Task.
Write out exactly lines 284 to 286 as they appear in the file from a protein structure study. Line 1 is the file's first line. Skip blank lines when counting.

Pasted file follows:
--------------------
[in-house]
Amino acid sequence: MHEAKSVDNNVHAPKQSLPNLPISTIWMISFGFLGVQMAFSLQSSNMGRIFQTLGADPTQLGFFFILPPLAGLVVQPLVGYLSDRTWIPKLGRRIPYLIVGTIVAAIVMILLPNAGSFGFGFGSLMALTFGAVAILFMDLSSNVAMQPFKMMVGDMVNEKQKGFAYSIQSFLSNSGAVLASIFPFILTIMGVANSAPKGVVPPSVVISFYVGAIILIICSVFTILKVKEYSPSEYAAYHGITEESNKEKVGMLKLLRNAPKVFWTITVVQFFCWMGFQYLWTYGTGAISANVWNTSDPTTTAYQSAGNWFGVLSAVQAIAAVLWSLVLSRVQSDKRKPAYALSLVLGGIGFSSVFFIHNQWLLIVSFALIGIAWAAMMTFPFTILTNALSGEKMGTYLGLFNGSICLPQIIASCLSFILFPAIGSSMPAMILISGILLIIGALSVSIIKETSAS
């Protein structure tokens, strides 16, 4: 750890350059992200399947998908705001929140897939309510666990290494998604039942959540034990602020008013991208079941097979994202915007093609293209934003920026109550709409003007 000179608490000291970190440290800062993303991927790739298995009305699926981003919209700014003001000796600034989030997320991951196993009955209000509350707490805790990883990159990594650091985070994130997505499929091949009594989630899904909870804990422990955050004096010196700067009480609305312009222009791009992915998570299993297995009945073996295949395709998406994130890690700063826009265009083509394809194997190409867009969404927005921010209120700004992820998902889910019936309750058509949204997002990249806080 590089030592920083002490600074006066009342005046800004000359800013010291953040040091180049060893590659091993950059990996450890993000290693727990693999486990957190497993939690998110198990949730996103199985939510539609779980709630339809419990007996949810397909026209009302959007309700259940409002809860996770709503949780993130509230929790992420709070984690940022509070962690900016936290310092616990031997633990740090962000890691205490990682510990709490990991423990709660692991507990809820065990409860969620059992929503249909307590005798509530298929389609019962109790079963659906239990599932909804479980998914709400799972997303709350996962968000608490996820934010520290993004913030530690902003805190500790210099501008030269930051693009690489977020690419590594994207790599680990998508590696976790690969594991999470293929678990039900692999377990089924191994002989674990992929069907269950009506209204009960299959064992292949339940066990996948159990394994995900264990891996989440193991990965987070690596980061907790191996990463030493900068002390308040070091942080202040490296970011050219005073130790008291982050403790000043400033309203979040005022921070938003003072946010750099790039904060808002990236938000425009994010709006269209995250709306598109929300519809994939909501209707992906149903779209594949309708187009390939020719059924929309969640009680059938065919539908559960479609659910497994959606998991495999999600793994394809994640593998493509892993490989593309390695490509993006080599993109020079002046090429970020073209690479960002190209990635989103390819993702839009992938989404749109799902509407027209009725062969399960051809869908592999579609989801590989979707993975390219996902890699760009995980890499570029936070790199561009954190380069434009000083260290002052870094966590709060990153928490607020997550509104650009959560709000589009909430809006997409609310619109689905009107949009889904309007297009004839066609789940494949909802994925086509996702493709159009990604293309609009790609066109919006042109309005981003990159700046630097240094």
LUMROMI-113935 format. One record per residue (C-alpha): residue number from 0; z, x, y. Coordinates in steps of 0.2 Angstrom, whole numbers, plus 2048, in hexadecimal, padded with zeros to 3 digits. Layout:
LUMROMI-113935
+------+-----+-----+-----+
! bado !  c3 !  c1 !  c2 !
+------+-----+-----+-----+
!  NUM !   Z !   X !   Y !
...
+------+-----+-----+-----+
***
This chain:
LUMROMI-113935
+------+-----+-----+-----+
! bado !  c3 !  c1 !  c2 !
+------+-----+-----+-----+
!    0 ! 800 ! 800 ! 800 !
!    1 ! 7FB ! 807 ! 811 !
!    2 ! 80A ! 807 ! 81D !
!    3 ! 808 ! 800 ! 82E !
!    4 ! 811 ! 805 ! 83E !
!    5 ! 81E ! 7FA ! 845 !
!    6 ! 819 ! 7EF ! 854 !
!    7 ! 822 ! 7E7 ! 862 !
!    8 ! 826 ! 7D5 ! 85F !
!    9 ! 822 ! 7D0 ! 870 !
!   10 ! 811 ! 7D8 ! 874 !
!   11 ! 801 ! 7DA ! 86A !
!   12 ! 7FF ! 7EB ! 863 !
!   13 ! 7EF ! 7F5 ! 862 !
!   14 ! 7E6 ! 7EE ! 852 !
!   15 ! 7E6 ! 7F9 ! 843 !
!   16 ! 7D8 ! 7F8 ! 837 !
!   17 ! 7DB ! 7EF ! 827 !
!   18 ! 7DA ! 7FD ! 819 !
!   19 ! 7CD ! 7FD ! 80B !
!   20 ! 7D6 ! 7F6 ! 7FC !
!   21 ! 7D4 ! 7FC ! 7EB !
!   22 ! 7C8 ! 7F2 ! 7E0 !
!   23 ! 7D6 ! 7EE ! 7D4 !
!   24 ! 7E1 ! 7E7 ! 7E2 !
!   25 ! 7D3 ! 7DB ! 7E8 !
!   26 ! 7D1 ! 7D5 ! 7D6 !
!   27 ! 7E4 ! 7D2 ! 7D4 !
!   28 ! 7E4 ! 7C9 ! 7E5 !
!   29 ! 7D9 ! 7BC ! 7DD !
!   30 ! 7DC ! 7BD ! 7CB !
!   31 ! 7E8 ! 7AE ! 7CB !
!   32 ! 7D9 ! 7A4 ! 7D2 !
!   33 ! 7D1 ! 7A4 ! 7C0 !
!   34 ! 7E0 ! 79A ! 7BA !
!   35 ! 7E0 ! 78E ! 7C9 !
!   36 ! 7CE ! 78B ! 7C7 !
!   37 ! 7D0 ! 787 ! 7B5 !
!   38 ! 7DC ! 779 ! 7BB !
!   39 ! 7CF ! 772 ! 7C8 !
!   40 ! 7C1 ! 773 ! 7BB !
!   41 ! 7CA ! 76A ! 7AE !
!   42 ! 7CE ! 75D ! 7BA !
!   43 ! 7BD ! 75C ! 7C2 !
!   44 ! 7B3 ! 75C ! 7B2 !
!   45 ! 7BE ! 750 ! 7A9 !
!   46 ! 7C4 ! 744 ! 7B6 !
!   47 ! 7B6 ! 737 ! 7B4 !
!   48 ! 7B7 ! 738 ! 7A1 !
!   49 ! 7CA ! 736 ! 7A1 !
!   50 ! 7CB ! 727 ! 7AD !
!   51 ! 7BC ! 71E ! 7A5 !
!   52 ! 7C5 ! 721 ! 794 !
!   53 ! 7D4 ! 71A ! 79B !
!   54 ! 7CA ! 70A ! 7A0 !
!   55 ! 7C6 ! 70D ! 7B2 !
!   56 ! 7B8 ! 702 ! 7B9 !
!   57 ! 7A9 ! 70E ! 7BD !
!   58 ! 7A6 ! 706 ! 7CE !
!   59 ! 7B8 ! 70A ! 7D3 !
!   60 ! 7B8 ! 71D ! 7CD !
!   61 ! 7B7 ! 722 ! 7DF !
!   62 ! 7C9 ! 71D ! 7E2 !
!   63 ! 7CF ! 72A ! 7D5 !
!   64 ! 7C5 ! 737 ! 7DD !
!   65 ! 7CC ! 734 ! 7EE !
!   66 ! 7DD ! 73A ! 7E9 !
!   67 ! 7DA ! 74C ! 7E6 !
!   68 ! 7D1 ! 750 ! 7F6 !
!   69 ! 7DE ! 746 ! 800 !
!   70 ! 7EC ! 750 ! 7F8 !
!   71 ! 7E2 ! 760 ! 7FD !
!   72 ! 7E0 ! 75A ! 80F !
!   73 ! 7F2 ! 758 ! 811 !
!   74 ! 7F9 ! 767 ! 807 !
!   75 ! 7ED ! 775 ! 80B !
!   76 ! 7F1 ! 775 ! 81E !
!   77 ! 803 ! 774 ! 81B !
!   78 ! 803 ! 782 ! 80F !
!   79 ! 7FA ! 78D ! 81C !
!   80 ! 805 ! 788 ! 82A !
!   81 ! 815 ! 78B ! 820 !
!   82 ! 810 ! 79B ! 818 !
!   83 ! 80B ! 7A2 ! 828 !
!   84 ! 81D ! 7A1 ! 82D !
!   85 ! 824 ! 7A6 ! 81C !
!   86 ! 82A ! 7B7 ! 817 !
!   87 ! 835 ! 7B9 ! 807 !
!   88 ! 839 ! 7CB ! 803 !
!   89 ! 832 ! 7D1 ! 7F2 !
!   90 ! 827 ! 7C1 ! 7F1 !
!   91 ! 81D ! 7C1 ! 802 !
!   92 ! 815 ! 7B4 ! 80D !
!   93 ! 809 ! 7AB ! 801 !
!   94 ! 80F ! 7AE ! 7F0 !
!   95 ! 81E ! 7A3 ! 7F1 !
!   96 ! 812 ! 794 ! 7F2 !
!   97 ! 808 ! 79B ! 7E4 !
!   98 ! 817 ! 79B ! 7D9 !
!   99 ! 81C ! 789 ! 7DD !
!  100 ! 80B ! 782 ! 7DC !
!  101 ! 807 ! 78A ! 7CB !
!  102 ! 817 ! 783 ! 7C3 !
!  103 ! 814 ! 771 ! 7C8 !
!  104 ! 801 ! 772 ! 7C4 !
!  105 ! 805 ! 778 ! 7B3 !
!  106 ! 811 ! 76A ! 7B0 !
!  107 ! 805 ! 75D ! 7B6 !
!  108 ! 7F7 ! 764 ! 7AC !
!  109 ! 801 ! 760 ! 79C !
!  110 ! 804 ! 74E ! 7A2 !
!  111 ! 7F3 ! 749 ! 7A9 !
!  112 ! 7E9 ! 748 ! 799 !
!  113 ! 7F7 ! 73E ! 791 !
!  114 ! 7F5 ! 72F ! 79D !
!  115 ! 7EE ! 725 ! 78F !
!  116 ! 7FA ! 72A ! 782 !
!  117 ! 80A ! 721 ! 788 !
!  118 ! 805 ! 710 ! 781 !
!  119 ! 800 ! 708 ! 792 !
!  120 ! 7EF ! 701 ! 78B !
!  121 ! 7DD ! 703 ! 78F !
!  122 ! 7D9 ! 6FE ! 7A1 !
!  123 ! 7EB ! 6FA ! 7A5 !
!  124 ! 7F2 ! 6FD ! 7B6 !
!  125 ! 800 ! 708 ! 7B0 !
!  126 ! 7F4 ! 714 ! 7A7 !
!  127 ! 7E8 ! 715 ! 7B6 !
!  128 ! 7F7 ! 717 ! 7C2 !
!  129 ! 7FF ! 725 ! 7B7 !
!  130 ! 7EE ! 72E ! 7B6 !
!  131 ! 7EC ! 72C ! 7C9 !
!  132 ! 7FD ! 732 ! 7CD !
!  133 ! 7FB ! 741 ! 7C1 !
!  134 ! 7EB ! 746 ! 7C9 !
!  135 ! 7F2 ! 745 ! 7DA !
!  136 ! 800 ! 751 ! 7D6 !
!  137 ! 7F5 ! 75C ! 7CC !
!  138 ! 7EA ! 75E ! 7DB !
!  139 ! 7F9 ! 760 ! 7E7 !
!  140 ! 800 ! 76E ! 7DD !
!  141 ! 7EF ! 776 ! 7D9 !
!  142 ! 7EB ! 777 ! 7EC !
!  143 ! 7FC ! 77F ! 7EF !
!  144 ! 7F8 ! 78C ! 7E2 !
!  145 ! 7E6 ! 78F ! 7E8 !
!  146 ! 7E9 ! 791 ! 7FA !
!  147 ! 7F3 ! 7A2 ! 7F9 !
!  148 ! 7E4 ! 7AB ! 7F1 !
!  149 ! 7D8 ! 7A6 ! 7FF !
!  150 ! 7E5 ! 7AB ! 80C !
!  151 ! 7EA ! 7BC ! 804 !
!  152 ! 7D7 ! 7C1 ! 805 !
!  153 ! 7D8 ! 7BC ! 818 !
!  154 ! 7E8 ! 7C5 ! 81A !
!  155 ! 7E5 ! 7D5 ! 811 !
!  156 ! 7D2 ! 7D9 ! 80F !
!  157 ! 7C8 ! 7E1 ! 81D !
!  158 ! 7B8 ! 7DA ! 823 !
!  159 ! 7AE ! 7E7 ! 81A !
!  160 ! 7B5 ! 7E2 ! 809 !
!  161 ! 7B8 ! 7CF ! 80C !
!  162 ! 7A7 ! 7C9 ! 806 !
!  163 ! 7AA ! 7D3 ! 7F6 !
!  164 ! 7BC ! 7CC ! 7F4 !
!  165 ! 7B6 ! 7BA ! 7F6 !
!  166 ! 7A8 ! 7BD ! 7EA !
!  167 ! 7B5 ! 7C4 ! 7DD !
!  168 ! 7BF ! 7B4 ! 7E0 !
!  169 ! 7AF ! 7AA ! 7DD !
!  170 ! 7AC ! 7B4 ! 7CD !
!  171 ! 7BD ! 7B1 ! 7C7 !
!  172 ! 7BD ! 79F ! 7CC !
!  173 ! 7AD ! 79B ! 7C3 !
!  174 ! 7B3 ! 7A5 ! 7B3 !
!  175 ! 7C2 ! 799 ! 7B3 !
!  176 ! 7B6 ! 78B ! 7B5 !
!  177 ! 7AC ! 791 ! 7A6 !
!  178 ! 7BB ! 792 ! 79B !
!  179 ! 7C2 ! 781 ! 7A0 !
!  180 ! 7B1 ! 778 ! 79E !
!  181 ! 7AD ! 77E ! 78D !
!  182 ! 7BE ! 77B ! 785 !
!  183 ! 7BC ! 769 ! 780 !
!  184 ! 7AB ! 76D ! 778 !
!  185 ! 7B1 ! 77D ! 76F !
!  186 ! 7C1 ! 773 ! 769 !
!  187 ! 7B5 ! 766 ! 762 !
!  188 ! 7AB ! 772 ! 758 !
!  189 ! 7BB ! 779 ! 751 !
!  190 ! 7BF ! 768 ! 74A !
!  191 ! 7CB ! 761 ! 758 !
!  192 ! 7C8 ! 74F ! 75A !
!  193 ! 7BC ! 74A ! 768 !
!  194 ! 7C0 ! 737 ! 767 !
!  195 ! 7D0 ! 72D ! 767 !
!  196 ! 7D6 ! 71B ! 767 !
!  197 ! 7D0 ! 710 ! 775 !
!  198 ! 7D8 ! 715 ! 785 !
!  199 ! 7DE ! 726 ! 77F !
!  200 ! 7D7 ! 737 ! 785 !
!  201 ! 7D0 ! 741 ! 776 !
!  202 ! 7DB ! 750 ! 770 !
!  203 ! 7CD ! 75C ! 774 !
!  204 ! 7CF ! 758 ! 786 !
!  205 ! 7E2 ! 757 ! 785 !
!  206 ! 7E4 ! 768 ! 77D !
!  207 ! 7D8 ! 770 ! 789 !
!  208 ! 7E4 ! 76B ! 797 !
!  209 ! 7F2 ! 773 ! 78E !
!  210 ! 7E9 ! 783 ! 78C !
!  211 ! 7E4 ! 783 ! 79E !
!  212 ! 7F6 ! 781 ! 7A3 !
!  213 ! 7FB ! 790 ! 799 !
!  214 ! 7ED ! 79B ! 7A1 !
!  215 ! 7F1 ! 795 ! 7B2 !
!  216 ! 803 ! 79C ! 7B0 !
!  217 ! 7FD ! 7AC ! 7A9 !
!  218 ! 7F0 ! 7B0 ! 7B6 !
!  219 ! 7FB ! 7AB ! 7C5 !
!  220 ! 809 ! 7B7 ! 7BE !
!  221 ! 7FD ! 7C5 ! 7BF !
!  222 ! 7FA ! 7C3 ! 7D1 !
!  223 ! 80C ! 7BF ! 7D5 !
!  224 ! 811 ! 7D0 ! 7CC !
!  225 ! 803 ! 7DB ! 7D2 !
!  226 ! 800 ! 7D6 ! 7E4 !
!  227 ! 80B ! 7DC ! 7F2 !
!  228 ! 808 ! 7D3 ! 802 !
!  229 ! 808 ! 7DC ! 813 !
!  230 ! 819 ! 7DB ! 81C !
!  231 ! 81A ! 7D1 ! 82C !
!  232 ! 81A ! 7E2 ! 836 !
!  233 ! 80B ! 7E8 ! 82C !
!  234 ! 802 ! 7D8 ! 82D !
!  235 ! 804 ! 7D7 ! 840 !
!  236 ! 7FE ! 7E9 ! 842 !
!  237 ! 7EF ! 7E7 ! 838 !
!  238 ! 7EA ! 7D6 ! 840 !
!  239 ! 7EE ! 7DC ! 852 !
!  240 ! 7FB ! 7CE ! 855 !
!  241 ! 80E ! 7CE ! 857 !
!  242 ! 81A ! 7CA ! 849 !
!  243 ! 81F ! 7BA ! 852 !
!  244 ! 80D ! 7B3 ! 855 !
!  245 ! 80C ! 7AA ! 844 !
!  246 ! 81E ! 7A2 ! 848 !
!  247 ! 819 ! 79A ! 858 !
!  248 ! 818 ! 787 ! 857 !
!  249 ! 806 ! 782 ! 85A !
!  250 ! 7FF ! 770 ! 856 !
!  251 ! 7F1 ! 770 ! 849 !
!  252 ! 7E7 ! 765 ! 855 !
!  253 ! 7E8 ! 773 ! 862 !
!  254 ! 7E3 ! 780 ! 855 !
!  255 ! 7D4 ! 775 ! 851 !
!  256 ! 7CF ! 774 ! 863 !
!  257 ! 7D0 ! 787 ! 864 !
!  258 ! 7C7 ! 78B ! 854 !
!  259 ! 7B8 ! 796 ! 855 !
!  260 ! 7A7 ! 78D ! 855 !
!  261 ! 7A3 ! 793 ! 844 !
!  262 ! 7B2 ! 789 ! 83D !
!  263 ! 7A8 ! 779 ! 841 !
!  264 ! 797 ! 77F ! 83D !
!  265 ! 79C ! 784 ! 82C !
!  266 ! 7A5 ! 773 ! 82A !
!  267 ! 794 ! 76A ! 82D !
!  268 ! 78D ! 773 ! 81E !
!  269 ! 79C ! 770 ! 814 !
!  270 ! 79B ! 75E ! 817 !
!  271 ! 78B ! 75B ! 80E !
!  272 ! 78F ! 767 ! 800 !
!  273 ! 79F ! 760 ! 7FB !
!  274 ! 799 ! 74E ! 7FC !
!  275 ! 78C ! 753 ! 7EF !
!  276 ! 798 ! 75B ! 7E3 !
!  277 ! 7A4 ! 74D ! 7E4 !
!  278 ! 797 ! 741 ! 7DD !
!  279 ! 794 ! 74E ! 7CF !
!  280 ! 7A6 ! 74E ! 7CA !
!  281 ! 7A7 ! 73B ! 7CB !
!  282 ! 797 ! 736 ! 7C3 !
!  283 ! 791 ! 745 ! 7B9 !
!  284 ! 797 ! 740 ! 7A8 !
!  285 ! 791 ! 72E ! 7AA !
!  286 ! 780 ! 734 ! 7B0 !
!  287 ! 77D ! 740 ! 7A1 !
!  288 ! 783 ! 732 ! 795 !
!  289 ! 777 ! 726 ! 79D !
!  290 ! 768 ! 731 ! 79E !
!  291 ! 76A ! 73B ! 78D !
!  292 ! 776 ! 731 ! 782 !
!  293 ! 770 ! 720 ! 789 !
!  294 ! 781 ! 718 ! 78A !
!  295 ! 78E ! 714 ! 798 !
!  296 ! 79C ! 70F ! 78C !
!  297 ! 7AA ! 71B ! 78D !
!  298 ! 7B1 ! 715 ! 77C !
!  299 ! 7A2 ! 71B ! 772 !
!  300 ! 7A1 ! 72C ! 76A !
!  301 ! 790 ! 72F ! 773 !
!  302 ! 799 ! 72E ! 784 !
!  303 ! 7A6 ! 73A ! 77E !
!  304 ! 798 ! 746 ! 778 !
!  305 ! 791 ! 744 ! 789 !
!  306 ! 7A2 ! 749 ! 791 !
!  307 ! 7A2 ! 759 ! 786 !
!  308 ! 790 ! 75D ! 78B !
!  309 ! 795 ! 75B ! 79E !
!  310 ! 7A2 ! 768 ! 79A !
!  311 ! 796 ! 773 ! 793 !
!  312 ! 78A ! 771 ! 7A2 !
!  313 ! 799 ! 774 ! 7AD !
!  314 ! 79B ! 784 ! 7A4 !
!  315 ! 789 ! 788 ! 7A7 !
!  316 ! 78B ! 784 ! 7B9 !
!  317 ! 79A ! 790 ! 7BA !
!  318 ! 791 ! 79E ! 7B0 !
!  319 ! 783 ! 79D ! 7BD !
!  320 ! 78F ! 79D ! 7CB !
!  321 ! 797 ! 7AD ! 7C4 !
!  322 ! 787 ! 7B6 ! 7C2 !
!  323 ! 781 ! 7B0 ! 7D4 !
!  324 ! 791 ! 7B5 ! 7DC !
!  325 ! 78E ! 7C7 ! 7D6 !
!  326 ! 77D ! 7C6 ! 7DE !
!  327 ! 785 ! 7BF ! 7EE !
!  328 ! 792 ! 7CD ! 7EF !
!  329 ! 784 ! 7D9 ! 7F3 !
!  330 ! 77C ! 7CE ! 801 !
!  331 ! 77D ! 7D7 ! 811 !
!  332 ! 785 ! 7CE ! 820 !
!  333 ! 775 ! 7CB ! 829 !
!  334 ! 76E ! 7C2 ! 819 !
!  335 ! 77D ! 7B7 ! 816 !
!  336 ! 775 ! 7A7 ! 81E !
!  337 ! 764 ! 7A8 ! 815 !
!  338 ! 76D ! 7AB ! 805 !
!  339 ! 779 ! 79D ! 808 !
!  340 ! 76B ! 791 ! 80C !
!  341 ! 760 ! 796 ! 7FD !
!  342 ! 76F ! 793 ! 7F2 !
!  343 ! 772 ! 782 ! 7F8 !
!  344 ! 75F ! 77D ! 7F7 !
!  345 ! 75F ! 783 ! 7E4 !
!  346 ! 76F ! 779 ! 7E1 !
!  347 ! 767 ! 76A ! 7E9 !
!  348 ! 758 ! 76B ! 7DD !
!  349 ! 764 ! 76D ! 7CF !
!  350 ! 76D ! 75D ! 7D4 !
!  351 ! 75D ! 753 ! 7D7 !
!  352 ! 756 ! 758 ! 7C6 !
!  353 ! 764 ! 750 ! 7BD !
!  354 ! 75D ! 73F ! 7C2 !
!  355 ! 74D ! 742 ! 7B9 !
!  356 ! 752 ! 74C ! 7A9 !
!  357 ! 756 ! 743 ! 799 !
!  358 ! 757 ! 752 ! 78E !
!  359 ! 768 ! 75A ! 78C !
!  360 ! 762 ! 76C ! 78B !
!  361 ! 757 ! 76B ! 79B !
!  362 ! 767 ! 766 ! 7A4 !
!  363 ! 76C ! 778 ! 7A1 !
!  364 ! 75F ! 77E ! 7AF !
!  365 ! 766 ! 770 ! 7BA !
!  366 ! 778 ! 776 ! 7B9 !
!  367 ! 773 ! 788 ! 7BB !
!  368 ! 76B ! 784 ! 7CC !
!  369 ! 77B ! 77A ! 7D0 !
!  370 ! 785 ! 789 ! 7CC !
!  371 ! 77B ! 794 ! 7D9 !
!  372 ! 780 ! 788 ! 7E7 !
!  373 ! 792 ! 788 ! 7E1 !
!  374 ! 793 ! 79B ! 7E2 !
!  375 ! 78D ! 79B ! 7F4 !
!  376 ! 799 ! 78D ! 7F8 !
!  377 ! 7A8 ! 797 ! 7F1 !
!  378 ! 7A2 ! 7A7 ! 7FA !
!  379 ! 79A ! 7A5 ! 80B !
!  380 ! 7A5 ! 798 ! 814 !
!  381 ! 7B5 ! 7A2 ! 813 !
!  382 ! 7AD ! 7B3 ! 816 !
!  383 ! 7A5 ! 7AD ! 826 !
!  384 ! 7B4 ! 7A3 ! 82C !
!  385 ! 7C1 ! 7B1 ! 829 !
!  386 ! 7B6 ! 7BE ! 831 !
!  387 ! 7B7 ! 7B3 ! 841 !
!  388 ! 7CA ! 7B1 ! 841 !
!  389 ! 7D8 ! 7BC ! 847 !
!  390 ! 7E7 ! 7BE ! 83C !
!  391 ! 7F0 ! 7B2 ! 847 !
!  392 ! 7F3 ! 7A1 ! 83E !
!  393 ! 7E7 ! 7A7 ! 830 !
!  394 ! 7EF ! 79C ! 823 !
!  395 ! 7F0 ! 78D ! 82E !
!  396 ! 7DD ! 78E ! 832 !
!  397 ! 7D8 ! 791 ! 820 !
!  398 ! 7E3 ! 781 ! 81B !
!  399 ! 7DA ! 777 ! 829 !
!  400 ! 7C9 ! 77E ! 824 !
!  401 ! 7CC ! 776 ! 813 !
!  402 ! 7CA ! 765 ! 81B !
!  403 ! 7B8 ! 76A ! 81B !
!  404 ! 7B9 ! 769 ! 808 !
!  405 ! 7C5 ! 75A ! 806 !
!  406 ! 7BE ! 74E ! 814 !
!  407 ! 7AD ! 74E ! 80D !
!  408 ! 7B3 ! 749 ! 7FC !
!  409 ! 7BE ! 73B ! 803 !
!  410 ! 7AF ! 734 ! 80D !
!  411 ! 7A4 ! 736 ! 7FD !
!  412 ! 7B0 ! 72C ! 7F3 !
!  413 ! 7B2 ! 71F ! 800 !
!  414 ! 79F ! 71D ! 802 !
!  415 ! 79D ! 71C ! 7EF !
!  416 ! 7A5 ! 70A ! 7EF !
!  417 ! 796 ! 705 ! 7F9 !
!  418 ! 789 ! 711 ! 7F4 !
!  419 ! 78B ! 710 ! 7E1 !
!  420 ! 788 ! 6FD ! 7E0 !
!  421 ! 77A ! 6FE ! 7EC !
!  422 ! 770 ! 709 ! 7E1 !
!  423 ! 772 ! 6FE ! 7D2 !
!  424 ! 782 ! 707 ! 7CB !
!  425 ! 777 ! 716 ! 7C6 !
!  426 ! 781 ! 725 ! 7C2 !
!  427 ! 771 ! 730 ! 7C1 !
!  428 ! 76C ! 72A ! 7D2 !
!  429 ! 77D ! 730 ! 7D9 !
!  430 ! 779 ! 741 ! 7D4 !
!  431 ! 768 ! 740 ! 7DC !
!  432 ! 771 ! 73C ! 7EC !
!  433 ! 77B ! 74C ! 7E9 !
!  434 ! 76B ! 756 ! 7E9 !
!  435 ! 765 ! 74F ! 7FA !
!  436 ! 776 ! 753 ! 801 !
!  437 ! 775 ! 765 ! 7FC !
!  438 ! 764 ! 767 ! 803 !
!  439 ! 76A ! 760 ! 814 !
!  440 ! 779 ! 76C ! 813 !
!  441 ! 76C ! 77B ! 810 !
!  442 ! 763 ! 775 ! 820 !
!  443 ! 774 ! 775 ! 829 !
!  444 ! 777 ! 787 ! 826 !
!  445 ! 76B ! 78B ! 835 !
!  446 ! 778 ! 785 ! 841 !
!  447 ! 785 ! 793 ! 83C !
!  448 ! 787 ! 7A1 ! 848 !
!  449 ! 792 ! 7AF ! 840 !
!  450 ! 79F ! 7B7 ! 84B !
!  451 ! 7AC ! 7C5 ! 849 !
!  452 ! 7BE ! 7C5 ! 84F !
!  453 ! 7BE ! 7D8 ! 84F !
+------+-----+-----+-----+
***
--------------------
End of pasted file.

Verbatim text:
!  266 ! 7A5 ! 773 ! 82A !
!  267 ! 794 ! 76A ! 82D !
!  268 ! 78D ! 773 ! 81E !